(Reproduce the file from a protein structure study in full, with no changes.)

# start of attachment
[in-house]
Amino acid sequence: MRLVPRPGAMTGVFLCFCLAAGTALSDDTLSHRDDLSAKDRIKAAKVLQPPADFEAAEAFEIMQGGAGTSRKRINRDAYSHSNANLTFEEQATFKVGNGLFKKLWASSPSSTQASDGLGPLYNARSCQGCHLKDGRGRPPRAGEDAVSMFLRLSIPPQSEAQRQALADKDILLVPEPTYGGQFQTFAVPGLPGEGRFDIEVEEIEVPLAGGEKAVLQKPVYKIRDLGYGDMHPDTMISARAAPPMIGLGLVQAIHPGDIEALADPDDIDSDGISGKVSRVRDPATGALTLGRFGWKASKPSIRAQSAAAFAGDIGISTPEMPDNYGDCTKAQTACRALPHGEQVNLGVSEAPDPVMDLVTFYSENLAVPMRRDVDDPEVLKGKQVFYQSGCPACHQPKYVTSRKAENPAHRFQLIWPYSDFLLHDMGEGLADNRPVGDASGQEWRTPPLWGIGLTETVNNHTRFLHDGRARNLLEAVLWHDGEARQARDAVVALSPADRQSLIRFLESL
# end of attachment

[in-house]
Amino acid sequence: MRLVPRPGAMTGVFLCFCLAAGTALSDDTLSHRDDLSAKDRIKAAKVLQPPADFEAAEAFEIMQGGAGTSRKRINRDAYSHSNANLTFEEQATFKVGNGLFKKLWASSPSSTQASDGLGPLYNARSCQGCHLKDGRGRPPRAGEDAVSMFLRLSIPPQSEAQRQALADKDILLVPEPTYGGQFQTFAVPGLPGEGRFDIEVEEIEVPLAGGEKAVLQKPVYKIRDLGYGDMHPDTMISARAAPPMIGLGLVQAIHPGDIEALADPDDIDSDGISGKVSRVRDPATGALTLGRFGWKASKPSIRAQSAAAFAGDIGISTPEMPDNYGDCTKAQTACRALPHGEQVNLGVSEAPDPVMDLVTFYSENLAVPMRRDVDDPEVLKGKQVFYQSGCPACHQPKYVTSRKAENPAHRFQLIWPYSDFLLHDMGEGLADNRPVGDASGQEWRTPPLWGIGLTETVNNHTRFLHDGRARNLLEAVLWHDGEARQARDAVVALSPADRQSLIRFLESL